Every radio will sound different in different vehicles. Chrysler only has a few radio models, then they use different remote amplifiers to condition the tone response for a specific body style. GM does that by having dozens of different radio model numbers that all look the same but won't sound the same in any one vehicle. You might have a radio that was swapped out by the dealer before you bought the truck. That used to be real common to accommodate a potential buyer who wanted the radio model from a different vehicle.
All Chrysler radios put out speaker-level audio and they all can be used with or without a remote amp, but radios matched in a system that uses an amp don't put out much bass. It is made up in those amps. If you use a low-end radio in a car with an amp, you'll have way too much bass unless you turn it way down. Most people hate being bounced around, and their neighbors sure don't appreciate the rudeness either, so you need to use the right radio. If you put the high-end radio in a car with no amp, there won't be enough bass. It will sound tinny, and just start to sound okay if you turn the bass way up.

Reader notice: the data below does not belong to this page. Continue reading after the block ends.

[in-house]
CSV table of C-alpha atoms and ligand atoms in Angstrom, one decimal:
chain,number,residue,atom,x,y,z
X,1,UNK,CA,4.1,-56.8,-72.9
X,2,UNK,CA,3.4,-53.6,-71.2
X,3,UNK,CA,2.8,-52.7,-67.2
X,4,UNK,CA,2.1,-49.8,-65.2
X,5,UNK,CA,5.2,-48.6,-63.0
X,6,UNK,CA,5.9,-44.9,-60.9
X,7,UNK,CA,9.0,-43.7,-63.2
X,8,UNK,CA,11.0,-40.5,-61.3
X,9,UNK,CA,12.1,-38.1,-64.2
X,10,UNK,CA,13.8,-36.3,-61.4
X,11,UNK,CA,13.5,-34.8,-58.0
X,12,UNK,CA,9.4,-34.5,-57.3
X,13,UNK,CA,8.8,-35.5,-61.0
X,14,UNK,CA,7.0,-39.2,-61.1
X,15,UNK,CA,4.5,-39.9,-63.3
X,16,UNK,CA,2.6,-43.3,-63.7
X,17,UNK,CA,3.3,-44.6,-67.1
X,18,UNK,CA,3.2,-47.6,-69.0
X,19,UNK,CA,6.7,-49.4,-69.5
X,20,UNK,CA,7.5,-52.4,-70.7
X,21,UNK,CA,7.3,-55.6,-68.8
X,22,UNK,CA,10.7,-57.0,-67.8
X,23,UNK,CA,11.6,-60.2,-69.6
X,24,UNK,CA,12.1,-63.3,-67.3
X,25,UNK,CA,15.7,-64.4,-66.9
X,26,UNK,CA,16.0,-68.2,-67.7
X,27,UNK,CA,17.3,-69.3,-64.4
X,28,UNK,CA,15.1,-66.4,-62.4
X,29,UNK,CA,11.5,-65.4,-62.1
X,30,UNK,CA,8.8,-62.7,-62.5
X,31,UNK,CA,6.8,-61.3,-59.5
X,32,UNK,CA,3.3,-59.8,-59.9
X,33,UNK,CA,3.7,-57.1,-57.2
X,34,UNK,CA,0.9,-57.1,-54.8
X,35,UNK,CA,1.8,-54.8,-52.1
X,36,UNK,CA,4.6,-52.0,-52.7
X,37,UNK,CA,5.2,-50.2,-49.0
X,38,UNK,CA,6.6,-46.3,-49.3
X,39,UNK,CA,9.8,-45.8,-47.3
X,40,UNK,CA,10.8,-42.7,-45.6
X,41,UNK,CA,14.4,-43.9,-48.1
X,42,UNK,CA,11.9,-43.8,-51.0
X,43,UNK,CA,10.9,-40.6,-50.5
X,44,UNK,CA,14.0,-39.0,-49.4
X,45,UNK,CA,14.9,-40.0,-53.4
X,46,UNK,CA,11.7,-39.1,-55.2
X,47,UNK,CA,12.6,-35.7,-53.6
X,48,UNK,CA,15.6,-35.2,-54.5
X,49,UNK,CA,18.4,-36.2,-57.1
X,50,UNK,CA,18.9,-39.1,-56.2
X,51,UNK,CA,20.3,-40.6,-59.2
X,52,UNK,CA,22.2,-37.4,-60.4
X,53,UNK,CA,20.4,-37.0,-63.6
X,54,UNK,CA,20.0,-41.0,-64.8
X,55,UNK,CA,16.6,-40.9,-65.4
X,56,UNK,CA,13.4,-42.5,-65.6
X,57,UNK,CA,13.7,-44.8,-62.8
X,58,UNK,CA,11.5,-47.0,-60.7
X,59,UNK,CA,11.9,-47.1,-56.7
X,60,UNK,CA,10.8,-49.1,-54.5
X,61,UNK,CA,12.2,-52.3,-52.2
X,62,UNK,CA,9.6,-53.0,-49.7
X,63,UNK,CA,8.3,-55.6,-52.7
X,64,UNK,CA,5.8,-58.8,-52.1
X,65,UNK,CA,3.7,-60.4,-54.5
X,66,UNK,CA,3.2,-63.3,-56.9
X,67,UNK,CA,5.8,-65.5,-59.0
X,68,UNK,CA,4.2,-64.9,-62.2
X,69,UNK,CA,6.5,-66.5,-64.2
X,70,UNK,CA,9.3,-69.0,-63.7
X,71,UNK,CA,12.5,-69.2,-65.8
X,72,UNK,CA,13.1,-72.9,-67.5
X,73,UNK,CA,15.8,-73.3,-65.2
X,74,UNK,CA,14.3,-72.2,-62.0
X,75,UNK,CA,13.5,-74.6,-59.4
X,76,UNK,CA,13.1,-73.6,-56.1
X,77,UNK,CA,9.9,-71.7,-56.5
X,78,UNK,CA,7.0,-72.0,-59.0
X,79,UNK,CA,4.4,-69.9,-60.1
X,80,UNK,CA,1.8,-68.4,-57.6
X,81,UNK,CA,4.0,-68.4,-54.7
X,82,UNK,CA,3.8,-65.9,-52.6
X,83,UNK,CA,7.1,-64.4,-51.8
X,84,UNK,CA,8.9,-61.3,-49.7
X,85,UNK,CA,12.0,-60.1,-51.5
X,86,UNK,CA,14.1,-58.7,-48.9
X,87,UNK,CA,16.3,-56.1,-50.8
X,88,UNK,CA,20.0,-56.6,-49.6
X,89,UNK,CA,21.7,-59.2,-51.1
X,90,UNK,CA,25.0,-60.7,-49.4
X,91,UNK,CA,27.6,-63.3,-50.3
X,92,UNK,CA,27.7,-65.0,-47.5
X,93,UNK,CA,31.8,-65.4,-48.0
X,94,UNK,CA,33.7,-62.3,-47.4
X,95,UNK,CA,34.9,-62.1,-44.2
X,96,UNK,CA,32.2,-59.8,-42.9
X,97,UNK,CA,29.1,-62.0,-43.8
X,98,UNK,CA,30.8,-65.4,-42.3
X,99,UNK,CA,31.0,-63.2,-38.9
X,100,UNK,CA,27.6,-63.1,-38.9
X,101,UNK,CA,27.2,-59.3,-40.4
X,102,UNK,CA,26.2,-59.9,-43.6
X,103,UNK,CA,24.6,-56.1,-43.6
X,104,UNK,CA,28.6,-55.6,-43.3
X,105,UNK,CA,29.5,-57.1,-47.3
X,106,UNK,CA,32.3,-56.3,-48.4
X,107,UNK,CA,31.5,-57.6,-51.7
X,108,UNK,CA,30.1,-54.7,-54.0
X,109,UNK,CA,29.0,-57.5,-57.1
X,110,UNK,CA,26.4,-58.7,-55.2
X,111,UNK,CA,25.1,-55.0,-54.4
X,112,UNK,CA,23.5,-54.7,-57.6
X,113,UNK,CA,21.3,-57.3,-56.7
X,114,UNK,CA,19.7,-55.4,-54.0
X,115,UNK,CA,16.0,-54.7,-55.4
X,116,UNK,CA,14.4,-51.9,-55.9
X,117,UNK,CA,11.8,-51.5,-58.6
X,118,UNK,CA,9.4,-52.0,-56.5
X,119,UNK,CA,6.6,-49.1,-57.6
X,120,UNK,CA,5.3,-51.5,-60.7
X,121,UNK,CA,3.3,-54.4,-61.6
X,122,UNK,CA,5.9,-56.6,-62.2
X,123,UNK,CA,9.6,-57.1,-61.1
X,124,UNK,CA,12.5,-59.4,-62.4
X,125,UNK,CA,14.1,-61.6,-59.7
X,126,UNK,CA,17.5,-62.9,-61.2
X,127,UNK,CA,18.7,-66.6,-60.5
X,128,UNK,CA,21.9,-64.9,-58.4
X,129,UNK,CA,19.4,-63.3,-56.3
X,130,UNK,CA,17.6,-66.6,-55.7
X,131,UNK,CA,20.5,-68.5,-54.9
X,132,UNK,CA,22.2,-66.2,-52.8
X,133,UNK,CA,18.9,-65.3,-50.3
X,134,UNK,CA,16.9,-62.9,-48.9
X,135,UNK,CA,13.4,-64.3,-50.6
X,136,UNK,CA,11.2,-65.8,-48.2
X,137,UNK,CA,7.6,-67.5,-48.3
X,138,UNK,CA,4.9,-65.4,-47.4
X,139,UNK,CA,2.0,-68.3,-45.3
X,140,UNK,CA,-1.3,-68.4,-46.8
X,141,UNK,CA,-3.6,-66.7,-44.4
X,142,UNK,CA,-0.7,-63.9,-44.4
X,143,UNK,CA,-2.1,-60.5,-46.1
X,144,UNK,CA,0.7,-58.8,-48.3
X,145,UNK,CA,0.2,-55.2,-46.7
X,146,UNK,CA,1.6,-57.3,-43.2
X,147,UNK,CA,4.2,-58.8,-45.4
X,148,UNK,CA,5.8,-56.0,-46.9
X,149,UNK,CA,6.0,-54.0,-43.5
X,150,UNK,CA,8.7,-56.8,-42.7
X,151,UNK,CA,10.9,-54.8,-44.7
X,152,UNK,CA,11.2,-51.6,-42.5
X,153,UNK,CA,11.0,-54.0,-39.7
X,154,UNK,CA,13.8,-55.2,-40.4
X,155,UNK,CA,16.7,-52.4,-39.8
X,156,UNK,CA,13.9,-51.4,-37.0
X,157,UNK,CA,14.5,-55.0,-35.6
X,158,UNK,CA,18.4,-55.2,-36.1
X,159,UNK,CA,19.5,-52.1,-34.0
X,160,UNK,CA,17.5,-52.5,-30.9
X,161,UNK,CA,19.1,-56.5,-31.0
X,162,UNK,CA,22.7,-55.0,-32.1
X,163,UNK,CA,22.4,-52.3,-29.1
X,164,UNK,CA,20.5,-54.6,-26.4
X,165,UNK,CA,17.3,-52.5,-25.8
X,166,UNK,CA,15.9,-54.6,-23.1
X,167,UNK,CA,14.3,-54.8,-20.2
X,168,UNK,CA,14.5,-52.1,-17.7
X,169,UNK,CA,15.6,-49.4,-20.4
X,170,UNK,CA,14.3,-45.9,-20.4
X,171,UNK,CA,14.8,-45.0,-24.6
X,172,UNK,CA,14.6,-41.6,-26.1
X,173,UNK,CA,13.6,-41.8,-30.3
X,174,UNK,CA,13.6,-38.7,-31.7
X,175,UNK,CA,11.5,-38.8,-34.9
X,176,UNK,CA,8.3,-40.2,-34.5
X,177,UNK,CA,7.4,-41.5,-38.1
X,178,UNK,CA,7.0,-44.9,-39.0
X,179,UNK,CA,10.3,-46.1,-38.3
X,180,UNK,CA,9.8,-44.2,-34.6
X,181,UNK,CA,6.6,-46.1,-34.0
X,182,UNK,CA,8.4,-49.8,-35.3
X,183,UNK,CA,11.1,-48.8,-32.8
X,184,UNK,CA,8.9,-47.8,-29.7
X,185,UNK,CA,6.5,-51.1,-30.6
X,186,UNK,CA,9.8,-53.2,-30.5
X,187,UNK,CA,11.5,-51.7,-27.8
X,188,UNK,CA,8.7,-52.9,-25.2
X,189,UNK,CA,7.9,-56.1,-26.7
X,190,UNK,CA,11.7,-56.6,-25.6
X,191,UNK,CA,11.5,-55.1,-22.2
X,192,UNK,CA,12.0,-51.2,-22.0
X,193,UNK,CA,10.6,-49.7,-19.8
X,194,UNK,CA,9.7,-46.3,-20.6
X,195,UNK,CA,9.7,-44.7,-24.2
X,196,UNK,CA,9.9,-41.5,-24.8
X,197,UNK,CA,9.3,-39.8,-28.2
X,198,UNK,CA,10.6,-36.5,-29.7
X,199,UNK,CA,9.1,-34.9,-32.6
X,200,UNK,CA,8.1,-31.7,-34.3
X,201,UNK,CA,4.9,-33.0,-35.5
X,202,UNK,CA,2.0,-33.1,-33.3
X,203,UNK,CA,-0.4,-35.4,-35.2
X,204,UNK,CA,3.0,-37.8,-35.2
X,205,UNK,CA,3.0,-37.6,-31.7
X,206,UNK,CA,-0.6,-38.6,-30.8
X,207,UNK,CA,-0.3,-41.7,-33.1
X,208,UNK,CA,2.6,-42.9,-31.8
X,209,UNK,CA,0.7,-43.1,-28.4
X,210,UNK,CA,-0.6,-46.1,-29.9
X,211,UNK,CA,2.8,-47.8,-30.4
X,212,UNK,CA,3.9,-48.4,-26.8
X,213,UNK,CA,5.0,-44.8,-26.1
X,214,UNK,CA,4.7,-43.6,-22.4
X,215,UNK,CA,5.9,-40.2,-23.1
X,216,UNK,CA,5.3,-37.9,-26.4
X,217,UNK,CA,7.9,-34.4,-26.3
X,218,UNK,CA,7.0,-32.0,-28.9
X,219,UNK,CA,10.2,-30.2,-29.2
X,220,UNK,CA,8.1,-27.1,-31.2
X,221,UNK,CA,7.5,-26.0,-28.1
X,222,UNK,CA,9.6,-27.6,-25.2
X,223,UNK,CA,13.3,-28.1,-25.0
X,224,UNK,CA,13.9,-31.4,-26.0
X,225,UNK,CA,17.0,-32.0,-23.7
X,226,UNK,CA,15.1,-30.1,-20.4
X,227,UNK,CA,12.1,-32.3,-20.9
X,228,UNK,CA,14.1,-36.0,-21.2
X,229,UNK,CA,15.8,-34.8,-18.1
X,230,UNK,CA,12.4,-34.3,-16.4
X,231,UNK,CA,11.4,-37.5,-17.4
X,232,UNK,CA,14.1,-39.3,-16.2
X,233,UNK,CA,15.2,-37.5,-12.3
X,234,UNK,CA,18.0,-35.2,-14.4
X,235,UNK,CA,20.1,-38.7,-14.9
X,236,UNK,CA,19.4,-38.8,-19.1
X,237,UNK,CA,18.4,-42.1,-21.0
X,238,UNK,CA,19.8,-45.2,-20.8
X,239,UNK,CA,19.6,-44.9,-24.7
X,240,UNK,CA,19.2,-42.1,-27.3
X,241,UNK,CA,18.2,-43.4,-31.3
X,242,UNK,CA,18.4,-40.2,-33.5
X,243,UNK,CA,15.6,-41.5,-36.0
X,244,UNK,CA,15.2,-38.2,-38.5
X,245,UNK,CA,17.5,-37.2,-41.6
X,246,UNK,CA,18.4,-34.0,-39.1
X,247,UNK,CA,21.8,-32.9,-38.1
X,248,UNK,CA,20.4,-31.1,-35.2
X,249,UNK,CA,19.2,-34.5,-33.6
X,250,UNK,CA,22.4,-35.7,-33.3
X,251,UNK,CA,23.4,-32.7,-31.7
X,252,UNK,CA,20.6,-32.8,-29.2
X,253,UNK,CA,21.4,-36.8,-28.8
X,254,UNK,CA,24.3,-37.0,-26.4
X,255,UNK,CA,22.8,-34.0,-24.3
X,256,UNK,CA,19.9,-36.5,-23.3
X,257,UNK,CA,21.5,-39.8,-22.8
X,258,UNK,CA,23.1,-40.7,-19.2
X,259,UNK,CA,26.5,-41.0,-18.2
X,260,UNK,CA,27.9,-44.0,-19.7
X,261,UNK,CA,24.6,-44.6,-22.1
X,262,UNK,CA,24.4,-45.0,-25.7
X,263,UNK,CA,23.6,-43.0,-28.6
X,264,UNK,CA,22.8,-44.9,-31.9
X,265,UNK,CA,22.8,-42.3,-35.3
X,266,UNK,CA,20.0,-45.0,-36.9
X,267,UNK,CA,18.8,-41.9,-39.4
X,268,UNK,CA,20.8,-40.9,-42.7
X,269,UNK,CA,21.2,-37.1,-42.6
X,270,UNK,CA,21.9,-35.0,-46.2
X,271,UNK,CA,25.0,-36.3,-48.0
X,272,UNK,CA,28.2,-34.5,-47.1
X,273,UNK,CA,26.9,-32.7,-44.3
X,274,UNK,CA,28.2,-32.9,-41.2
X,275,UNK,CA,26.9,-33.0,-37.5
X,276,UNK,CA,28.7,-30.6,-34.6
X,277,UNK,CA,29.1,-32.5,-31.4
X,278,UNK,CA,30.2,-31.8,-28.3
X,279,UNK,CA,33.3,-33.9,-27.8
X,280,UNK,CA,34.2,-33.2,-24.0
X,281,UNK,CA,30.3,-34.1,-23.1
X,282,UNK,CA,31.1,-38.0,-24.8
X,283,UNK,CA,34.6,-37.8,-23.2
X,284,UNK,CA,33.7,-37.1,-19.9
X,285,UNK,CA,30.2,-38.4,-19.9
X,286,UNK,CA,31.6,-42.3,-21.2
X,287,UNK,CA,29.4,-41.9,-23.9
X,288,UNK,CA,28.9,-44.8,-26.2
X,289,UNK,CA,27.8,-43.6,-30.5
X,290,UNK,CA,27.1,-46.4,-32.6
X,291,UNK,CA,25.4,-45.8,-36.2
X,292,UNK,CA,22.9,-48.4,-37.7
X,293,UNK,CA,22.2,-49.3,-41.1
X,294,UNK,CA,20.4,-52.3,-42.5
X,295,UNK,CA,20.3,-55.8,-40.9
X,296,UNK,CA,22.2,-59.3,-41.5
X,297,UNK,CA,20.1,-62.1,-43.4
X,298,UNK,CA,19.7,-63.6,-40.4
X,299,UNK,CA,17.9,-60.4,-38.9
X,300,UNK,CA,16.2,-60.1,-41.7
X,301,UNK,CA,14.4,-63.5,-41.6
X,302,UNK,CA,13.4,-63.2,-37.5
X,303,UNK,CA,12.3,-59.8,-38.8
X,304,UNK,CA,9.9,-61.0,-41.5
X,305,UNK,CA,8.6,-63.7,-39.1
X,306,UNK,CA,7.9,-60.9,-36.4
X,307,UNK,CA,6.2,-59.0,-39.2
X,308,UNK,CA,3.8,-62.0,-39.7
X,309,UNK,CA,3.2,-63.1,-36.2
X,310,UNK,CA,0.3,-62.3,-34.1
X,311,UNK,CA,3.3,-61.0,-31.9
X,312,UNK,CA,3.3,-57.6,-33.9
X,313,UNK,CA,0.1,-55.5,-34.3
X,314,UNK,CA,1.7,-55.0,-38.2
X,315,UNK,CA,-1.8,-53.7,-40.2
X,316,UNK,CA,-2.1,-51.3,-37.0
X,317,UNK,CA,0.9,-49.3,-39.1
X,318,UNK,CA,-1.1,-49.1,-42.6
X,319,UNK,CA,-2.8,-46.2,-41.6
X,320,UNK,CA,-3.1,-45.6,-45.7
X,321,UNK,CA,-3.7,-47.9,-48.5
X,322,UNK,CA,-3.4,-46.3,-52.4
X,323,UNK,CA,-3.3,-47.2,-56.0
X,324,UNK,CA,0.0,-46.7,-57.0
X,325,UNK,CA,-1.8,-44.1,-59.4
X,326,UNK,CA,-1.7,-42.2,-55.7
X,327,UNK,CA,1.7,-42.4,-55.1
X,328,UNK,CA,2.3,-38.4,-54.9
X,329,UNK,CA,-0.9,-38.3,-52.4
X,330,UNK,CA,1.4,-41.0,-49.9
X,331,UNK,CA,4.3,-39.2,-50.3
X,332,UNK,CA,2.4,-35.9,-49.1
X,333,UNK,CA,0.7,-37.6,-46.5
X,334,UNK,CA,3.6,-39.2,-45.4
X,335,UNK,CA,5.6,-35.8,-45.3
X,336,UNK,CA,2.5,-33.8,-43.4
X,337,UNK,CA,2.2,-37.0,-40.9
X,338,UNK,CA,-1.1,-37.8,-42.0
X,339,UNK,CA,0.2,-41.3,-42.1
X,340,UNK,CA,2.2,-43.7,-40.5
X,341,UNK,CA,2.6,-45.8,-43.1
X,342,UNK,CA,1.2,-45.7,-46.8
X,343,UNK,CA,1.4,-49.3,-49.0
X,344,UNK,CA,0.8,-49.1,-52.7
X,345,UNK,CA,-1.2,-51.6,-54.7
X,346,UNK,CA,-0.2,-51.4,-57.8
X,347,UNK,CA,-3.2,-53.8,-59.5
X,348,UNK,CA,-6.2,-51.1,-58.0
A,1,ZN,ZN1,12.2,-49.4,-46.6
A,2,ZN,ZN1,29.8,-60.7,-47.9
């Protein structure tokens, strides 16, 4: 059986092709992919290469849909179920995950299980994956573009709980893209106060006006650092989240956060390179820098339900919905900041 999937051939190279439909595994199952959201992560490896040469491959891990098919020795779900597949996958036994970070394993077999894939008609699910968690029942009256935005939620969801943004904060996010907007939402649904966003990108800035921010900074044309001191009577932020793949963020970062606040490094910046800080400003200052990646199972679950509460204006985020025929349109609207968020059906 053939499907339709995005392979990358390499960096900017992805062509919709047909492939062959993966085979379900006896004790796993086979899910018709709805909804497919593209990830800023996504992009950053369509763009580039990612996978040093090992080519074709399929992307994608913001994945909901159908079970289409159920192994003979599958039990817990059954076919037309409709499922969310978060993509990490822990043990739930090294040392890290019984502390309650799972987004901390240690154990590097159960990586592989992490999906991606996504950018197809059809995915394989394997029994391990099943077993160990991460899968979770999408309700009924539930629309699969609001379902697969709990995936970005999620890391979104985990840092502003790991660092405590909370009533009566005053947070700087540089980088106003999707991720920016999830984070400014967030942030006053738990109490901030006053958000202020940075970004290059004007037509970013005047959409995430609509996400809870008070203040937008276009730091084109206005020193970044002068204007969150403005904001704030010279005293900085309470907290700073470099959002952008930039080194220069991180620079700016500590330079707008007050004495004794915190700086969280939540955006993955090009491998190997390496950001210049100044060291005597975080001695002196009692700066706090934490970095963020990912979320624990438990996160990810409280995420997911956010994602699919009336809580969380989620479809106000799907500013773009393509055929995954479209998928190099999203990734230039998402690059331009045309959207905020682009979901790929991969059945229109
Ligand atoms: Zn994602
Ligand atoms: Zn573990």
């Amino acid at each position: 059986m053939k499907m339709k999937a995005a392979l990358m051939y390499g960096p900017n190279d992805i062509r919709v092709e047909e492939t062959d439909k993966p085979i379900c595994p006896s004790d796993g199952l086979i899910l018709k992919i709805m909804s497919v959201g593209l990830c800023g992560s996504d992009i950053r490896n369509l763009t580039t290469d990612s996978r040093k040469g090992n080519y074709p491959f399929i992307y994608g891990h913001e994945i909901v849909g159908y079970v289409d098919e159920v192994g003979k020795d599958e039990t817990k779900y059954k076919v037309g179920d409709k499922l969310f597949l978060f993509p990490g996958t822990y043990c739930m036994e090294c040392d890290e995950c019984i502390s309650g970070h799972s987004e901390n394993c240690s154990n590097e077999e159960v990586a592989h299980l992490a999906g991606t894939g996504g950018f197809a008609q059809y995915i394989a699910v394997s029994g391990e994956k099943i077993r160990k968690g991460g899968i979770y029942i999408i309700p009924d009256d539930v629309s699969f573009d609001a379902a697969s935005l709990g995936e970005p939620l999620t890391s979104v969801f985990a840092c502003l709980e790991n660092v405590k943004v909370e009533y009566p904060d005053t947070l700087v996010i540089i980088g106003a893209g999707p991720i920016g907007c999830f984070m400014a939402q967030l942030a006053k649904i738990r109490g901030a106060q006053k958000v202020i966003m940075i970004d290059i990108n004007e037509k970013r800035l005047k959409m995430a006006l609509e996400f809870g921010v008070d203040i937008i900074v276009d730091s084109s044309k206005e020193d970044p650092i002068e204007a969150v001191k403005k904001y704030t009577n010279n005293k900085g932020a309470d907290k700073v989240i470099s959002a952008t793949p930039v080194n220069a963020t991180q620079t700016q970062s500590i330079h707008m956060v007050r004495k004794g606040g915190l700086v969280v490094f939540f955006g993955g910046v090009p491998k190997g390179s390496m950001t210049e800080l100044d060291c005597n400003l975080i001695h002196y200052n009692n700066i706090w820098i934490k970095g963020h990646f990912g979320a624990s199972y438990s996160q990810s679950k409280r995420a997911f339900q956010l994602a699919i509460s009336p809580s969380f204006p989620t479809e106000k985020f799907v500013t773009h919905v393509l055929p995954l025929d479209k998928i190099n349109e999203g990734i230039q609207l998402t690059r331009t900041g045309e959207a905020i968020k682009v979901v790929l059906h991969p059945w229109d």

Again, Chrysler does that tone-matching to the body shape with remote amps. GM does it with radio models. You might start by checking with your dealer's parts department to see if you had the right radio, then with your salesman to see if the radio had been switched. If it was, a mechanic would have done the work, and of course he wants to be paid, so the New-Car Sales Department would have generated a repair order and they would have paid the bill, (transferred dollars to the service department). There will be a folder with a copy of every piece of paperwork generated for your vehicle, so if the radio was switched, anyone will be able to determine that. GM radios normally sound pretty good, so unless you plan on playing "music" for everyone you think will be impressed with the thumping noise, you shouldn't have to replace speakers or the radio.
Wednesday, March 25th, 2015 AT 7:22 PM